Hibaku: Re-opening the book on an old word
Seeing a Japanese word I thought was buried in the past re-emerging in day-to-day use reminded me of a strand of posts I started but haven’t kept up with:「ありがとうございます」(Thank you very much),「入口」 (Entrance), and「おひさしぶりです」 (Long time, no see) were posts I wrote as I tried to make sure my Japanese skills didn’t themselves become a relic of the past. Discovering recently that I’ll be able once again to teach introductory Japanese, and then seeing this word last week, has suddenly made reading and hearing the resonances of words vitally important once again.
被曝を抑えるには (Hibaku o Osaeru ni wa) “How to Limit your Exposure”, reads the title of this pop-up illustration from the Yomiuri Online article from a few days ago,「被ばく、どう予防し、どう対策すれば…」(Hibaku, Dou Yobou Shi, Dou Taisaku Sureba…) “How can Exposure be Prevented? What Measures can be Taken?”. The illustration tells its viewers first, when seeking shelter (避難時, Hinan-ji), avoid exposing (露出する, roshutsu suru) your skin and keep your nose and mouth covered with a wet towel. Second, under the heading “Decontamination” (除染, Josen), the text tells the reader/victim to remove all clothing, put it in a plastic bag and tie it shut, wipe oneself down with a wet towel, take a shower. And last, under “Food” (食べ物, Tabemono), Viewers are told, “Just to be sure, don’t eat food that has been sitting outside” (外に置いてあったものは念のため食べない, Soto ni oite atta mono wa, nen no tame tabenai).
“Exposure”. Already, the fact that the article uses kanji (漢字) for the “baku” of hibaku in the title of the article proper (被曝), but the hiragana (ひらがな) syllabary in the title of the article’s illustration (被ばく) indicates that there might be some complexity with this word; my own glossing of the word roshutsu (露出) as “exposure” from the phrase “exposing your skin” seems to complicate the matter. Just what kind of “exposure” is hibaku, anyway?
The Japanese Wikipedia article on the word tells us in its helpfully dry tone that hibaku (被曝) is closely related to 曝露（ばくろ、bakuro), meaning “to expose [something]” as a transitive verb, applicable to scientific experiments in general: to expose something to heat, cold, chemicals, high pressure, etc. Hibaku, then, is “exposure” in the intransitive: exposure from the perspective of the exposed entity, and exposure to a particular kind of condition, unlike the general exposure indicated by roshutsu.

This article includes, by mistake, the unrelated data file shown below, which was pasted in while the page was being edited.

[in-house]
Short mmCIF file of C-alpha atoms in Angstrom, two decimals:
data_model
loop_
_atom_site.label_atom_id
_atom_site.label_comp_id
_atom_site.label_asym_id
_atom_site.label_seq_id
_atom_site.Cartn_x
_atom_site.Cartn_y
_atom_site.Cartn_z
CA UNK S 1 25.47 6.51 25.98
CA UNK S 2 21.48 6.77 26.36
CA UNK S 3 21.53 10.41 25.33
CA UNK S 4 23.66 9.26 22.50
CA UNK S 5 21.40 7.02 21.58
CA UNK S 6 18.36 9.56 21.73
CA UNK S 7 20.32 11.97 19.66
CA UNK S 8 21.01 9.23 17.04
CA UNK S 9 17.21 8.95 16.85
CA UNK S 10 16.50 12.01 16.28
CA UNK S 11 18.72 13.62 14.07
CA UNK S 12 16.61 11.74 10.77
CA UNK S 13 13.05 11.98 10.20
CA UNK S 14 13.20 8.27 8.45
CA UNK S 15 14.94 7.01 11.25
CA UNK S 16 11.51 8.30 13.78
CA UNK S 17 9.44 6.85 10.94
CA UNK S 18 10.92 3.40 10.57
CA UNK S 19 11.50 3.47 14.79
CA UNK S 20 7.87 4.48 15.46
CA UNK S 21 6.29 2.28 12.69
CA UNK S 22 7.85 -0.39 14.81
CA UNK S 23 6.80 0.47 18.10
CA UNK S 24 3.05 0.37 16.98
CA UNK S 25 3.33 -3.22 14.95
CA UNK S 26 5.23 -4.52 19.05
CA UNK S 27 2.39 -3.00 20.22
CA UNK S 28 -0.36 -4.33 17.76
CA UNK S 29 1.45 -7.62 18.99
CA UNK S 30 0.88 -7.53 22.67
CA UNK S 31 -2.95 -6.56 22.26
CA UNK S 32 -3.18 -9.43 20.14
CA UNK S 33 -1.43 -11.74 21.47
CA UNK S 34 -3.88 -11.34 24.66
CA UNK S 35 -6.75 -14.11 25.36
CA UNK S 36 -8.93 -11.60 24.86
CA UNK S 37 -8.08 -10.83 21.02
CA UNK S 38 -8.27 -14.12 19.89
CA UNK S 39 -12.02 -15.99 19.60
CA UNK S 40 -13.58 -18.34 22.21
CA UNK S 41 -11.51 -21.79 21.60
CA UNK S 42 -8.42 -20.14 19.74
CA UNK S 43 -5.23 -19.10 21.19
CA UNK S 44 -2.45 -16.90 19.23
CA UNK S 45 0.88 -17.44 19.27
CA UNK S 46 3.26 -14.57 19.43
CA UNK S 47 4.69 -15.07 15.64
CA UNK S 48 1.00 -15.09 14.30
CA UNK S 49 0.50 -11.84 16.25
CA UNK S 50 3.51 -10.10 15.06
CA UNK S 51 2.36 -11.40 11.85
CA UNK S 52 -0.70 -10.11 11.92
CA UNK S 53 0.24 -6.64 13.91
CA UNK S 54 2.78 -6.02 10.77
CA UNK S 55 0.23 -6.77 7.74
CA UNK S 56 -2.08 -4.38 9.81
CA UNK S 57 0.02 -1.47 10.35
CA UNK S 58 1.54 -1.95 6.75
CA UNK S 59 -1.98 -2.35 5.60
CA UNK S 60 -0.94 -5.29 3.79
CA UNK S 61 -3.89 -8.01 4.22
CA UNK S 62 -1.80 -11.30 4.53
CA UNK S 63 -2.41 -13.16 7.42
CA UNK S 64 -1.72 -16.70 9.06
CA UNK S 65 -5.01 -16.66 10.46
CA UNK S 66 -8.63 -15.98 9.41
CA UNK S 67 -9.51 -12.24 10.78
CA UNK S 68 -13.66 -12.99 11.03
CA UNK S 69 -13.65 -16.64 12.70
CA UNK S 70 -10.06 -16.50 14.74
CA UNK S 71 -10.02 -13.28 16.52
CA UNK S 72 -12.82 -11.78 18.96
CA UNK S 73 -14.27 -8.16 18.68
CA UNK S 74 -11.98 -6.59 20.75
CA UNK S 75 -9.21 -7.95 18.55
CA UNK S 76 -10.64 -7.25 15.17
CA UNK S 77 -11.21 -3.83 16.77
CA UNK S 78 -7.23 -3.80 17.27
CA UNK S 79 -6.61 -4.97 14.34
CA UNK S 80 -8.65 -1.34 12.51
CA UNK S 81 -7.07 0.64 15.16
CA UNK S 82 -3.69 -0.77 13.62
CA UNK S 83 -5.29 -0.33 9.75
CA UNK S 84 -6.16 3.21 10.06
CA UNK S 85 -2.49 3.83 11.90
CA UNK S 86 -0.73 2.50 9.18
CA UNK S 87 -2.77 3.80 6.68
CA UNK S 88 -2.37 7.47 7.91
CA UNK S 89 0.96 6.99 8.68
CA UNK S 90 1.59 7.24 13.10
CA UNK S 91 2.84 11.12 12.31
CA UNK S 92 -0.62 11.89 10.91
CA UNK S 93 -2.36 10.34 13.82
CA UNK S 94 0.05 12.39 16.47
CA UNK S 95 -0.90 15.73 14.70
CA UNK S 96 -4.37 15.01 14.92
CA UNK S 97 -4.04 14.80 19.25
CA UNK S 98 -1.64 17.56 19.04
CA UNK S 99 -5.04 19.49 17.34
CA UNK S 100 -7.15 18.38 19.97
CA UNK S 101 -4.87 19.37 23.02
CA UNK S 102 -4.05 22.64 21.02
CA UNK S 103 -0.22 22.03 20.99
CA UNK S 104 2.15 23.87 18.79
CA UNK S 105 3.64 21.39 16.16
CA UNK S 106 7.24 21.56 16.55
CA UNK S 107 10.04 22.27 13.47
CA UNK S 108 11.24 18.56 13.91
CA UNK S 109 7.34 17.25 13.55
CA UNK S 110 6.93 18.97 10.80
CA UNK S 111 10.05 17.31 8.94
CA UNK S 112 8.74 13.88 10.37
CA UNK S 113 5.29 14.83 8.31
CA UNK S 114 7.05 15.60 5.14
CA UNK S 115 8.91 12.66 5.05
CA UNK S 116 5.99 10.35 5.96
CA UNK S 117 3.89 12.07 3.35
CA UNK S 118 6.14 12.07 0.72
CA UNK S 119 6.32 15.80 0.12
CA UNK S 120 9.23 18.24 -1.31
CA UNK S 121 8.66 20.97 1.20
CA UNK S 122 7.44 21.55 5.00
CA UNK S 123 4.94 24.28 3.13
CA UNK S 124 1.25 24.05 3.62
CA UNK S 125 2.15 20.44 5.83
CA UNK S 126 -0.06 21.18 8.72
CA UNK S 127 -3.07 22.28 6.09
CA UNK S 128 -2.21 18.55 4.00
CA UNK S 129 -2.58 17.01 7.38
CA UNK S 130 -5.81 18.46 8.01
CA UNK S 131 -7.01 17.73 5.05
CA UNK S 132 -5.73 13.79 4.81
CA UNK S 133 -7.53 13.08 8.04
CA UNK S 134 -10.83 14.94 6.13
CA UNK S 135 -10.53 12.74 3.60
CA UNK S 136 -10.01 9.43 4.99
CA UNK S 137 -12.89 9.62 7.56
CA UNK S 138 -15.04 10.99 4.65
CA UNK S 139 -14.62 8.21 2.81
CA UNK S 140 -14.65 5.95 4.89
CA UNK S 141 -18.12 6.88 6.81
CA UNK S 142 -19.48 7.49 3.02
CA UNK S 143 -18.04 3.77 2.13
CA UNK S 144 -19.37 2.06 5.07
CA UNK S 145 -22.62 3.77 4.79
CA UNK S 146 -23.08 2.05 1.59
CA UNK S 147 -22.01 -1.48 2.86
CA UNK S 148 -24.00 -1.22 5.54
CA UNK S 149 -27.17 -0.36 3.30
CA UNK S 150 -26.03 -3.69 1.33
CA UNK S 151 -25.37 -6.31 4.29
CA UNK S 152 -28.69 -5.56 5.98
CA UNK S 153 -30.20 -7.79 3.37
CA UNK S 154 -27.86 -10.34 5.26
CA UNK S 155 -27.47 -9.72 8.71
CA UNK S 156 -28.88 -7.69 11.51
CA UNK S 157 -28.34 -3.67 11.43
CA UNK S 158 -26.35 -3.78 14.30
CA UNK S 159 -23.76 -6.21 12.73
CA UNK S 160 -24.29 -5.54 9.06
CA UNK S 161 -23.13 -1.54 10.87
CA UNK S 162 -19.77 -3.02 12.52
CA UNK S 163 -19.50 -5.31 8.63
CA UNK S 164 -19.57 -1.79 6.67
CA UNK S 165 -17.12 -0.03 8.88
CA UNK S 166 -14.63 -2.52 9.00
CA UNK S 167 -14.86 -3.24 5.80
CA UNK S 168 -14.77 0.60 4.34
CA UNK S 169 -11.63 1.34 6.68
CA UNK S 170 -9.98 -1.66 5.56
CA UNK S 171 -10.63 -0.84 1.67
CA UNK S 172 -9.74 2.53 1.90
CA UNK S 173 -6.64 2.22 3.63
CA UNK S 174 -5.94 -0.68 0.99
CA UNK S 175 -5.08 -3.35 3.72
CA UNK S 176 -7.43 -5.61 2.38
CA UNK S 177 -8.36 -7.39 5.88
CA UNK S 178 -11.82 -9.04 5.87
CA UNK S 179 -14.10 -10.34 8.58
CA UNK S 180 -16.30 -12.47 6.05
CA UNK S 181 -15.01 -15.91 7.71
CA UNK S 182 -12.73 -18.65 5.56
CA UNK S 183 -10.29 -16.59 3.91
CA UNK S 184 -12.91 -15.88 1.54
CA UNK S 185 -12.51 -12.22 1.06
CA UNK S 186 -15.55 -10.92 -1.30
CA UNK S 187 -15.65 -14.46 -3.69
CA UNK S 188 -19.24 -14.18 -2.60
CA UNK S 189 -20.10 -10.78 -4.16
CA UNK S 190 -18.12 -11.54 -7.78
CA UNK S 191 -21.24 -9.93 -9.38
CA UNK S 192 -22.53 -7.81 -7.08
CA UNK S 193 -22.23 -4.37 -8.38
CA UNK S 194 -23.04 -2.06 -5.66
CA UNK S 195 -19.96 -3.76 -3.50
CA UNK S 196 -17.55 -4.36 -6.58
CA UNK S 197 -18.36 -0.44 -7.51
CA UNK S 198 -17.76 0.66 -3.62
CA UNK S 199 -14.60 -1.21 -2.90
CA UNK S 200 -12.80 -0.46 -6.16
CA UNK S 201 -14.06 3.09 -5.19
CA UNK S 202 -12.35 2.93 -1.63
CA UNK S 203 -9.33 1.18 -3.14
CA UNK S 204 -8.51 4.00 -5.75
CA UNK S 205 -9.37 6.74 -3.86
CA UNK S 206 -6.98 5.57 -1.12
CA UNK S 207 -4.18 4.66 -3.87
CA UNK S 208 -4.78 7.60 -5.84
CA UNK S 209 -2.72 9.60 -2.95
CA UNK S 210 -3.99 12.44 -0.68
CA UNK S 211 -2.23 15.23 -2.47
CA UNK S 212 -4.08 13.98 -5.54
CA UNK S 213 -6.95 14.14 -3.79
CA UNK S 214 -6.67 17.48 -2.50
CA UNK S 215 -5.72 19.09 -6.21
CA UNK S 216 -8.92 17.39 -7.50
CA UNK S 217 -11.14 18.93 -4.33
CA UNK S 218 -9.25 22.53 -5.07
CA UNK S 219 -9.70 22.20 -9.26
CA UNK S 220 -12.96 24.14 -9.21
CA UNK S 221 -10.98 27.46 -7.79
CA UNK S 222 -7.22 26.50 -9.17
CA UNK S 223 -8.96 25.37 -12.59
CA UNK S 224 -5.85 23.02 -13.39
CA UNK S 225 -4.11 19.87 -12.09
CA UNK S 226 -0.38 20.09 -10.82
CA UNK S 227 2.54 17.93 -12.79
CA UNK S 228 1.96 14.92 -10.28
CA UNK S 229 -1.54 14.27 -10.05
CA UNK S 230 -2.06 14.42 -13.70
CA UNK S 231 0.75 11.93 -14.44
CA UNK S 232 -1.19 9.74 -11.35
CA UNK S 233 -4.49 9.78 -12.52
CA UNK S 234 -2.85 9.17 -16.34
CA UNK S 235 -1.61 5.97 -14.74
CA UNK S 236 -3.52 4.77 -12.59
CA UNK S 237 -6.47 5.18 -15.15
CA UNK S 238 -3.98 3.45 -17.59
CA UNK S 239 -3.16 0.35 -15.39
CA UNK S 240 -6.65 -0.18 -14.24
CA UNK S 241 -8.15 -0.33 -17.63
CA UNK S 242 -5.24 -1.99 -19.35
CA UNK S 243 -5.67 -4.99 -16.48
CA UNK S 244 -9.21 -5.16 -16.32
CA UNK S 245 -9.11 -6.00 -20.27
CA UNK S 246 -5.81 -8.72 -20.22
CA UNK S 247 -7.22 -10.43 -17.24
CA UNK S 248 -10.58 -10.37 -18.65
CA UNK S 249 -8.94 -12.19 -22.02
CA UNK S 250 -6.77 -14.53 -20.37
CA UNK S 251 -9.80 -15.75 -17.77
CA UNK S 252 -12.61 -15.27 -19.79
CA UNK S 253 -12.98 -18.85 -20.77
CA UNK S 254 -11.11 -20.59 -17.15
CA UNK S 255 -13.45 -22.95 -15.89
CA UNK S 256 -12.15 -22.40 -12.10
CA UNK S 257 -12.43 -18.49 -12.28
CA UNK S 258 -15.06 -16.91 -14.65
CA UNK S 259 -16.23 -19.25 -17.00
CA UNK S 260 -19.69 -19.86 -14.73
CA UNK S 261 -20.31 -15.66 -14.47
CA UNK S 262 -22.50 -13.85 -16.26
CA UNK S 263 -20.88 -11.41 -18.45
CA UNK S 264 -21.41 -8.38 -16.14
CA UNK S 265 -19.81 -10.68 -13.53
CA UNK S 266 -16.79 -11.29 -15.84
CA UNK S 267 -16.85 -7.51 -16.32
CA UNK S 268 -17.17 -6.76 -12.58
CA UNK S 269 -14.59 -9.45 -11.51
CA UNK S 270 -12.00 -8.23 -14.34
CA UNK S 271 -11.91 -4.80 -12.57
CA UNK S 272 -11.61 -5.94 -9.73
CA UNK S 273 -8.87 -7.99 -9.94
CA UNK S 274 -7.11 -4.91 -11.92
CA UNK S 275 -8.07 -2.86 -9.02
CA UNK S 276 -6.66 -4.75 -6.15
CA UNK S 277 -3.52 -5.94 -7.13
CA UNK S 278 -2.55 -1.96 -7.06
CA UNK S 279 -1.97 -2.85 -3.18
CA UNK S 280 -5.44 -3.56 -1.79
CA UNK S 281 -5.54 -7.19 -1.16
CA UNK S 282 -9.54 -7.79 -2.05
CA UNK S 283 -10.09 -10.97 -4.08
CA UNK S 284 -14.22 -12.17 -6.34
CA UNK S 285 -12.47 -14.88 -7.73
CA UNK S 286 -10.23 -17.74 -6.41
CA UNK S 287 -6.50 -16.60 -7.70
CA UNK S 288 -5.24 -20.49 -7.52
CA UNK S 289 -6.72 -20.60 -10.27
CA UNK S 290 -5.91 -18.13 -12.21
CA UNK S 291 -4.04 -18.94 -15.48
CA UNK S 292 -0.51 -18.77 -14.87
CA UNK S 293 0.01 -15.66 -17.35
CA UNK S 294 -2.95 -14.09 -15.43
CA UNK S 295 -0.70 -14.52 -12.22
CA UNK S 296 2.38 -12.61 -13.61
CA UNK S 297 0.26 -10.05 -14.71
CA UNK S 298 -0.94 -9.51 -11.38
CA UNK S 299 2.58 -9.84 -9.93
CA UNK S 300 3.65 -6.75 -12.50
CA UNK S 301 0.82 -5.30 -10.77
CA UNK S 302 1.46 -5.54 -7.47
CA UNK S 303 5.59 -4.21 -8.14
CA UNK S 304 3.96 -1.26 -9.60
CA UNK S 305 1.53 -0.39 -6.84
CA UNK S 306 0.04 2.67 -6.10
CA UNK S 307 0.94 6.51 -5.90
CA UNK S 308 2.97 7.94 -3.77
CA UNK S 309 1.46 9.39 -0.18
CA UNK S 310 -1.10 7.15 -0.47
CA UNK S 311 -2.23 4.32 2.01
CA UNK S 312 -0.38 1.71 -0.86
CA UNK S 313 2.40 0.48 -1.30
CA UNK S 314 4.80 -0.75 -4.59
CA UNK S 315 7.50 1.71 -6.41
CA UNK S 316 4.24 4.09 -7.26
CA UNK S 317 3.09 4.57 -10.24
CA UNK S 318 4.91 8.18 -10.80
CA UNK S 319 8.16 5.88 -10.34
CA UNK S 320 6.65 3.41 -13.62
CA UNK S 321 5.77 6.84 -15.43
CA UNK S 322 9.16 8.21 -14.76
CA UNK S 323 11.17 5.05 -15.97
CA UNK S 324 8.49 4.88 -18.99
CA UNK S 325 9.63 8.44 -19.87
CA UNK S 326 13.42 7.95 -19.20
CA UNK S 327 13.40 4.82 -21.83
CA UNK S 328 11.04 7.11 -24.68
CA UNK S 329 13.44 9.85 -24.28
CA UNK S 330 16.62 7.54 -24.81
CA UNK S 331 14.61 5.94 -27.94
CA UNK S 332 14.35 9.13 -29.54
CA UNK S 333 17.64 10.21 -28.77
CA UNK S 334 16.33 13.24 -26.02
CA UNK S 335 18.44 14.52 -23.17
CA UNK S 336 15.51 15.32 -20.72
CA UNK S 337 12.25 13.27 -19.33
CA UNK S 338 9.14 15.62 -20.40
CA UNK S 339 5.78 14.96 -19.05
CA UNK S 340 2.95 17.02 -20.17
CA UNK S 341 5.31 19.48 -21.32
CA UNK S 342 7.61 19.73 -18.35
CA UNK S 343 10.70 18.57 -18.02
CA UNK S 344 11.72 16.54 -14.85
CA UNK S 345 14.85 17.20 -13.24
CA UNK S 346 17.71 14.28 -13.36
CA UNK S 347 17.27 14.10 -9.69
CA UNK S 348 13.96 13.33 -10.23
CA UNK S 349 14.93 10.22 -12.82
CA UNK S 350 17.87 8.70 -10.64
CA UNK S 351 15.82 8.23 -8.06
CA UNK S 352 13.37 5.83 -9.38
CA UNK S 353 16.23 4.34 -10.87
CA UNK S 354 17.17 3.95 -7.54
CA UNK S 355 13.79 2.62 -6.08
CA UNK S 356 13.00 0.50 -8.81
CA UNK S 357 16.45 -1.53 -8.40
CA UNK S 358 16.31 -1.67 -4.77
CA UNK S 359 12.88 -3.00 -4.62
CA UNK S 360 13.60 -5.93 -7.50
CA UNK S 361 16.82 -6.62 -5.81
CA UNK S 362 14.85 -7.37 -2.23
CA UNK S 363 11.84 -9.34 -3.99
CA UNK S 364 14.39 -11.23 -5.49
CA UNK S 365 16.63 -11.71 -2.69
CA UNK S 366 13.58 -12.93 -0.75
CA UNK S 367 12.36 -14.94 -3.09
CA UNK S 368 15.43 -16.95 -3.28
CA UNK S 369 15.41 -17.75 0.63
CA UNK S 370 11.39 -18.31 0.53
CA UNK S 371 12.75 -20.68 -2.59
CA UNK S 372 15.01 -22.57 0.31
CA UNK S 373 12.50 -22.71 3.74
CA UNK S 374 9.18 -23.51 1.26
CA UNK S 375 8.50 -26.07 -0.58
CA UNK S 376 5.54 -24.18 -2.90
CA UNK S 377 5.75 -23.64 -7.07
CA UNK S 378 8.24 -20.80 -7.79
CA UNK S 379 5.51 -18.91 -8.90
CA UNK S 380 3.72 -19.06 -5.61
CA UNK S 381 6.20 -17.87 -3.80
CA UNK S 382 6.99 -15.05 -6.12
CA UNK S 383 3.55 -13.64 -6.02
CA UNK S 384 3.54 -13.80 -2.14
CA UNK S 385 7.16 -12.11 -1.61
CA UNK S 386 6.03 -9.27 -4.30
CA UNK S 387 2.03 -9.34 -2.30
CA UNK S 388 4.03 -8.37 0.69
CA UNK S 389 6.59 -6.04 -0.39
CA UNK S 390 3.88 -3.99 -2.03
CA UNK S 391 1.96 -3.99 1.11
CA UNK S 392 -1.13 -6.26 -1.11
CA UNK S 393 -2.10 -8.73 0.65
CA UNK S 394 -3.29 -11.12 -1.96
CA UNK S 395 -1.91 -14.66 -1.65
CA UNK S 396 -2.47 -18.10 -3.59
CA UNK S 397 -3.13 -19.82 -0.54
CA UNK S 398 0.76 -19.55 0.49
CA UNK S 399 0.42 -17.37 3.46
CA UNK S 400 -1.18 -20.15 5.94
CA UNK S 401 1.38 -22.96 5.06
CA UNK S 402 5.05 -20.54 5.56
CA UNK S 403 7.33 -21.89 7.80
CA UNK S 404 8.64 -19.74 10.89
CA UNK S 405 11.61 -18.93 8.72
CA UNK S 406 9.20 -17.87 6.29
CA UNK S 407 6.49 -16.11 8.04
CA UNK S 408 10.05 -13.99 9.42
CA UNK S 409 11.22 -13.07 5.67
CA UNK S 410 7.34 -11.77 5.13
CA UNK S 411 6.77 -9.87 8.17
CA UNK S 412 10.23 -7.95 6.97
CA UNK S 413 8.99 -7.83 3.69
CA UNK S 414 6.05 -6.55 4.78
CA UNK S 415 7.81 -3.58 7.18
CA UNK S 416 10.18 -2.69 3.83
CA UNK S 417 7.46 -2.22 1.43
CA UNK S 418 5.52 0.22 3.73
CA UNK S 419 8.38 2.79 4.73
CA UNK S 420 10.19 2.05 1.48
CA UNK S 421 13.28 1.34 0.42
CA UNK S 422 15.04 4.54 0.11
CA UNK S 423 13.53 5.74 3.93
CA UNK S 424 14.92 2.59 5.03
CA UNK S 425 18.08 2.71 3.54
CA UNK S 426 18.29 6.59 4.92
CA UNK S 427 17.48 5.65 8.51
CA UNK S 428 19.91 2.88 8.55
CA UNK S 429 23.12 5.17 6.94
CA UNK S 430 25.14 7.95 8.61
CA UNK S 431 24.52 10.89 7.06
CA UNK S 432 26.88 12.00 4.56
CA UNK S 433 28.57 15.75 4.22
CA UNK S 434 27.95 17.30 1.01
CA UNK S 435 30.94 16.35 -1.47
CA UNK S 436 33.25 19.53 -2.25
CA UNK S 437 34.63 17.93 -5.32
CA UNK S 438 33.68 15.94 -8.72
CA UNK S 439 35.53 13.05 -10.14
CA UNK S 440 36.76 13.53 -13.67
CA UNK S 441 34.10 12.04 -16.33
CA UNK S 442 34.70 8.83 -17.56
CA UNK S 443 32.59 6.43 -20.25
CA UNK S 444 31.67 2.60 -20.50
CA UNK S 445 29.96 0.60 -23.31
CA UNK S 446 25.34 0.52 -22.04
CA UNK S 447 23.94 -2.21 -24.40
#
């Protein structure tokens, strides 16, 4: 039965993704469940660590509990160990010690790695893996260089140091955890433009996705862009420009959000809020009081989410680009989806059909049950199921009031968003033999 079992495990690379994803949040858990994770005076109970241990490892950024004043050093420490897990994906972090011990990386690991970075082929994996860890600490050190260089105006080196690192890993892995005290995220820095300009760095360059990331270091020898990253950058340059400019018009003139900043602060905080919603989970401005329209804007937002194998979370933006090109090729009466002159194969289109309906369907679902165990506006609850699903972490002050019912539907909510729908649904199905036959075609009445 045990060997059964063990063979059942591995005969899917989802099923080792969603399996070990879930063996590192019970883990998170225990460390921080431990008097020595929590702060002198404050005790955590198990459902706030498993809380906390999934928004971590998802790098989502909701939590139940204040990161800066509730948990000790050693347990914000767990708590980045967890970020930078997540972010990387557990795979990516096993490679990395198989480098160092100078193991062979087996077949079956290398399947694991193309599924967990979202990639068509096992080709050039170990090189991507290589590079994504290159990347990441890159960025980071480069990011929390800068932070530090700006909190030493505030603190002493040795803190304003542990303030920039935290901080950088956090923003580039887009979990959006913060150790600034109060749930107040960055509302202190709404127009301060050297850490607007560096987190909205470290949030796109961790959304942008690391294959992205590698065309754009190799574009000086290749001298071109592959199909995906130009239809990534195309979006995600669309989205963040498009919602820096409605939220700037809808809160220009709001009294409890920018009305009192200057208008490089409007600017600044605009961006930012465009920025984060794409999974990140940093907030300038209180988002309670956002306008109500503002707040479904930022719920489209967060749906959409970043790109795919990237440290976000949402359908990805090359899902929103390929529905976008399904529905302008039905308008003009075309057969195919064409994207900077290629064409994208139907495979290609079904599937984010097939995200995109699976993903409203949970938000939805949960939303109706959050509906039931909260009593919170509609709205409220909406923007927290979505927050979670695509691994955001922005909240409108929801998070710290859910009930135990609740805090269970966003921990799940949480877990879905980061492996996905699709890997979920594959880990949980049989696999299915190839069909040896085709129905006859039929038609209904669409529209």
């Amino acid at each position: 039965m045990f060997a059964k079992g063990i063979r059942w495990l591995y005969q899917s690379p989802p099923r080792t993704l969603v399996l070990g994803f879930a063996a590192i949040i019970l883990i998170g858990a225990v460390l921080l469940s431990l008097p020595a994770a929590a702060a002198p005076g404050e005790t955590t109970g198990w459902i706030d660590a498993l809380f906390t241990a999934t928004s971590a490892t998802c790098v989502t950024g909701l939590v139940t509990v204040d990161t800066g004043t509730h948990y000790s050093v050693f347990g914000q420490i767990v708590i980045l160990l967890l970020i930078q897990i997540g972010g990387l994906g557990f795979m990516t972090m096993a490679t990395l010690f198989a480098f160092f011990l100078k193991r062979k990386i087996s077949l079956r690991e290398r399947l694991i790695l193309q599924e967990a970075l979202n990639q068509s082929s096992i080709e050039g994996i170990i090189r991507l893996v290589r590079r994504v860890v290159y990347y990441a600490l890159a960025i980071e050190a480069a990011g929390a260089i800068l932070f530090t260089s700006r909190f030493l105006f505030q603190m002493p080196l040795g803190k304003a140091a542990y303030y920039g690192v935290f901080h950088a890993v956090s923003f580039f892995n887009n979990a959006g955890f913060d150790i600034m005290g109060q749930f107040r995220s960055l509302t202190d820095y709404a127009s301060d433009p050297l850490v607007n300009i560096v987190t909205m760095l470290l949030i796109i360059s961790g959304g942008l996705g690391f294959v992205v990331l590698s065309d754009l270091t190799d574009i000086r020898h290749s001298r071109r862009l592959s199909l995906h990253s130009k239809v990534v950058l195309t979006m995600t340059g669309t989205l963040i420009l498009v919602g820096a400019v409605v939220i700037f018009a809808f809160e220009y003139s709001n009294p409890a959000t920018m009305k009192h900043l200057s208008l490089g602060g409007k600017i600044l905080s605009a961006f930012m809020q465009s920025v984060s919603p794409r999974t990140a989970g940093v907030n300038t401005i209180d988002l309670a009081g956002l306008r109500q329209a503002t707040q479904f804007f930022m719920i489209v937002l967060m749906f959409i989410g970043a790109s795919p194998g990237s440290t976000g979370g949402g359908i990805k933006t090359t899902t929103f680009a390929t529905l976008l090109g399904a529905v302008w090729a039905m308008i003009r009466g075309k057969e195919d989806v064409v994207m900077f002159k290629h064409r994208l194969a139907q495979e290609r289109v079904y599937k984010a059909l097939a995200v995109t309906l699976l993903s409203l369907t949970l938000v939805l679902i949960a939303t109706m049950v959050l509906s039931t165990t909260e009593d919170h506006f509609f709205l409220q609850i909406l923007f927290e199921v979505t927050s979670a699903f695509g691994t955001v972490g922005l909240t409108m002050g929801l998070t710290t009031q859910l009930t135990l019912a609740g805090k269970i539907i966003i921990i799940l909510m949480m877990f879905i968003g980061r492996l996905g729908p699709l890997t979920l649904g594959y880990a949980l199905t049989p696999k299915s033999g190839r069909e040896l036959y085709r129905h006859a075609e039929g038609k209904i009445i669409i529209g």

“Exposure to nuclear radiation”. This English gloss might do more justice to the word, I guess, as I struggle to make sense of it myself. Although they are only mentioned incidentally in the Wikipedia article, “hibakusha” (被爆者), the word referring to the hundreds of thousands of people injured, sickened, and killed by the effects of the atomic bombs of 1945 (and depicted in such novels and films as Ibuse Masuji’s Black Rain and Steven Okazaki’s more recent White Light/Black Rain) was my introduction. But now, following the ongoing disaster at the Fukushima Daiichi nuclear power plant (福島第一原発, Fukushima Daiichi Gempatsu), the difficulty of comprehending the physical power of radiation to do damage to people and life is being taken up in ways, and is using media, that probably couldn’t have been imagined over 60 years ago. Witness last week’s (children’s?) video uploaded by YouTube user “Onaradaijoubu”, which explains Fukushima and Japan’s nuclear predicament by making the analogy to a toddler’s leaky diaper—“Nuclear Boy うんち・おならで例える原発説明” (Unchi, Onara de Tatoeru Gempatsu Setsumei, Explaining the Nuclear Plant Situation with Poop and Farts)
At stake for me in coming to terms with this video as an adult learner of Japanese is understanding not just the physical power of radiation, but also its social force. Returning to the aforementioned Wikipedia article on hibaku, I feel like I’m almost reading a stigma in this word, hinted at perhaps by the Yomiuri Online’s alternating use of hiragana and kanji in its illustrations and articles. The “baku” of hibakusha, Wikipedia tells us, is not the “baku” of the hibaku being used in the media today to warn people of exposure to radiation, or to tell them what to do if they are exposed. “被爆” (hibaku) is pronounced and spelled the same as “被曝”, but it means “to be harmed by an explosion”. And while this word would nominally apply to any explosion, the article says, it has taken on connotations of explosions by nuclear weapons.
As I read more about the crisis surrounding the effort to contain the radiation at Fukushima, and the concerns over irradiated food and water up to hundreds of kilometers away, I wonder about the social burdens of radiation (the continuing ostracism and discrimination against those “exposed” in 1945 is well-known), and the weight of this one word. How much are these issues are in the minds of those who must represent “exposure” in the media? And in the minds of those blogging, tweeting, or writing in a more private way? How does one choose between “被曝” and “被ばく”? And are the explosions of “被爆” lurking somewhere behind?